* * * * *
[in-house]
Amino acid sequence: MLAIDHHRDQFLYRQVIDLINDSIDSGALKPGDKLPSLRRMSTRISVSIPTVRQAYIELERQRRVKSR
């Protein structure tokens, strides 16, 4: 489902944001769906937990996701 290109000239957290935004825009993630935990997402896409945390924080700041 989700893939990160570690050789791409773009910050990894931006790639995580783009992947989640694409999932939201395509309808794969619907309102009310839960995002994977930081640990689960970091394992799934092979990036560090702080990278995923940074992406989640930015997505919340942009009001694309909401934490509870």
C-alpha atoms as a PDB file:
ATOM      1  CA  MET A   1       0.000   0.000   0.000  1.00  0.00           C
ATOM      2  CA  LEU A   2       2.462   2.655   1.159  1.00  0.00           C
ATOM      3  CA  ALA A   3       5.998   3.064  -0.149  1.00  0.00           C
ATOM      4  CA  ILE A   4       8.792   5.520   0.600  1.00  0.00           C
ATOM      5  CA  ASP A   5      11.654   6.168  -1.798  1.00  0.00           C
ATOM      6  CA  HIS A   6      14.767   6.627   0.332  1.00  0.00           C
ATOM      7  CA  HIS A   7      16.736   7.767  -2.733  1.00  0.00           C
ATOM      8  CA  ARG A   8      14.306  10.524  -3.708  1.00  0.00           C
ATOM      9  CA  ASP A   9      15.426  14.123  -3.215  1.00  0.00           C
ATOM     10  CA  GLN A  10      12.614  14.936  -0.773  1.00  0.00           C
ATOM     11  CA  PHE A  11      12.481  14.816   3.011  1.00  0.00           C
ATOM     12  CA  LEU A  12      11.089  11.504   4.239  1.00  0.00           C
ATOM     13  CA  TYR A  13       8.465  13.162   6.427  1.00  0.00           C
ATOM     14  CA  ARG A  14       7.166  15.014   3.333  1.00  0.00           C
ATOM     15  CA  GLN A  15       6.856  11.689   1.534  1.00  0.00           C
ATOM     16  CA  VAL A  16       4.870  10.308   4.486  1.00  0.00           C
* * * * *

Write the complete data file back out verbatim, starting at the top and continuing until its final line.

[in-house]
Amino acid sequence: MLAIDHHRDQFLYRQVIDLINDSIDSGALKPGDKLPSLRRMSTRISVSIPTVRQAYIELERQRRVKSR
């Protein structure tokens, strides 16, 4: 489902944001769906937990996701 290109000239957290935004825009993630935990997402896409945390924080700041 989700893939990160570690050789791409773009910050990894931006790639995580783009992947989640694409999932939201395509309808794969619907309102009310839960995002994977930081640990689960970091394992799934092979990036560090702080990278995923940074992406989640930015997505919340942009009001694309909401934490509870």
C-alpha atoms as a PDB file:
ATOM      1  CA  MET A   1       0.000   0.000   0.000  1.00  0.00           C
ATOM      2  CA  LEU A   2       2.462   2.655   1.159  1.00  0.00           C
ATOM      3  CA  ALA A   3       5.998   3.064  -0.149  1.00  0.00           C
ATOM      4  CA  ILE A   4       8.792   5.520   0.600  1.00  0.00           C
ATOM      5  CA  ASP A   5      11.654   6.168  -1.798  1.00  0.00           C
ATOM      6  CA  HIS A   6      14.767   6.627   0.332  1.00  0.00           C
ATOM      7  CA  HIS A   7      16.736   7.767  -2.733  1.00  0.00           C
ATOM      8  CA  ARG A   8      14.306  10.524  -3.708  1.00  0.00           C
ATOM      9  CA  ASP A   9      15.426  14.123  -3.215  1.00  0.00           C
ATOM     10  CA  GLN A  10      12.614  14.936  -0.773  1.00  0.00           C
ATOM     11  CA  PHE A  11      12.481  14.816   3.011  1.00  0.00           C
ATOM     12  CA  LEU A  12      11.089  11.504   4.239  1.00  0.00           C
ATOM     13  CA  TYR A  13       8.465  13.162   6.427  1.00  0.00           C
ATOM     14  CA  ARG A  14       7.166  15.014   3.333  1.00  0.00           C
ATOM     15  CA  GLN A  15       6.856  11.689   1.534  1.00  0.00           C
ATOM     16  CA  VAL A  16       4.870  10.308   4.486  1.00  0.00           C